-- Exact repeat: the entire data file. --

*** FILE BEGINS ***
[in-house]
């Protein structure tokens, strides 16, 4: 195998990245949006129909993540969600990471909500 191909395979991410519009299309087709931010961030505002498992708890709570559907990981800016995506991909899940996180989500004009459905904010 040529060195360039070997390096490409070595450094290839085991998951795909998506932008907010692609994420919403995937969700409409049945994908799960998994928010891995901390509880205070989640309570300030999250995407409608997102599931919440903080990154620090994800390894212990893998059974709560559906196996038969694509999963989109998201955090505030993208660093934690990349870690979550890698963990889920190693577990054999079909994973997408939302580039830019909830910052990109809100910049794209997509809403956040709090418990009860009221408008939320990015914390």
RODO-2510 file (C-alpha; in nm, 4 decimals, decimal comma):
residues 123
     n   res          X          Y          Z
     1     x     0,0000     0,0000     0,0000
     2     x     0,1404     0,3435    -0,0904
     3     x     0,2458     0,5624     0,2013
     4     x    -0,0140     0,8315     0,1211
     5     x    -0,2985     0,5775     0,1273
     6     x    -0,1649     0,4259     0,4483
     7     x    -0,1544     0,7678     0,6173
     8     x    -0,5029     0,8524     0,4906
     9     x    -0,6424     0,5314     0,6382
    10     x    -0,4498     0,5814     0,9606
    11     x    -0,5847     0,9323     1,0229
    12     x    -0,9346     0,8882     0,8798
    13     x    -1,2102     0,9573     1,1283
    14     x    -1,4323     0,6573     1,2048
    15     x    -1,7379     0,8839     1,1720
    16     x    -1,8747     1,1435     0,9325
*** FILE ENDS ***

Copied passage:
[in-house]
């Protein structure tokens, strides 16, 4: 195998990245949006129909993540969600990471909500 191909395979991410519009299309087709931010961030505002498992708890709570559907990981800016995506991909899940996180989500004009459905904010 040529060195360039070997390096490409070595450094290839085991998951795909998506932008907010692609994420919403995937969700409409049945994908799960998994928010891995901390509880205070989640309570300030999250995407409608997102599931919440903080990154620090994800390894212990893998059974709560559906196996038969694509999963989109998201955090505030993208660093934690990349870690979550890698963990889920190693577990054999079909994973997408939302580039830019909830910052990109809100910049794209997509809403956040709090418990009860009221408008939320990015914390």
RODO-2510 file (C-alpha; in nm, 4 decimals, decimal comma):
residues 123
     n   res          X          Y          Z
     1     x     0,0000     0,0000     0,0000
     2     x     0,1404     0,3435    -0,0904
     3     x     0,2458     0,5624     0,2013
     4     x    -0,0140     0,8315     0,1211
     5     x    -0,2985     0,5775     0,1273
     6     x    -0,1649     0,4259     0,4483
     7     x    -0,1544     0,7678     0,6173
     8     x    -0,5029     0,8524     0,4906
     9     x    -0,6424     0,5314     0,6382
    10     x    -0,4498     0,5814     0,9606
    11     x    -0,5847     0,9323     1,0229
    12     x    -0,9346     0,8882     0,8798
    13     x    -1,2102     0,9573     1,1283
    14     x    -1,4323     0,6573     1,2048
    15     x    -1,7379     0,8839     1,1720
    16     x    -1,8747     1,1435     0,9325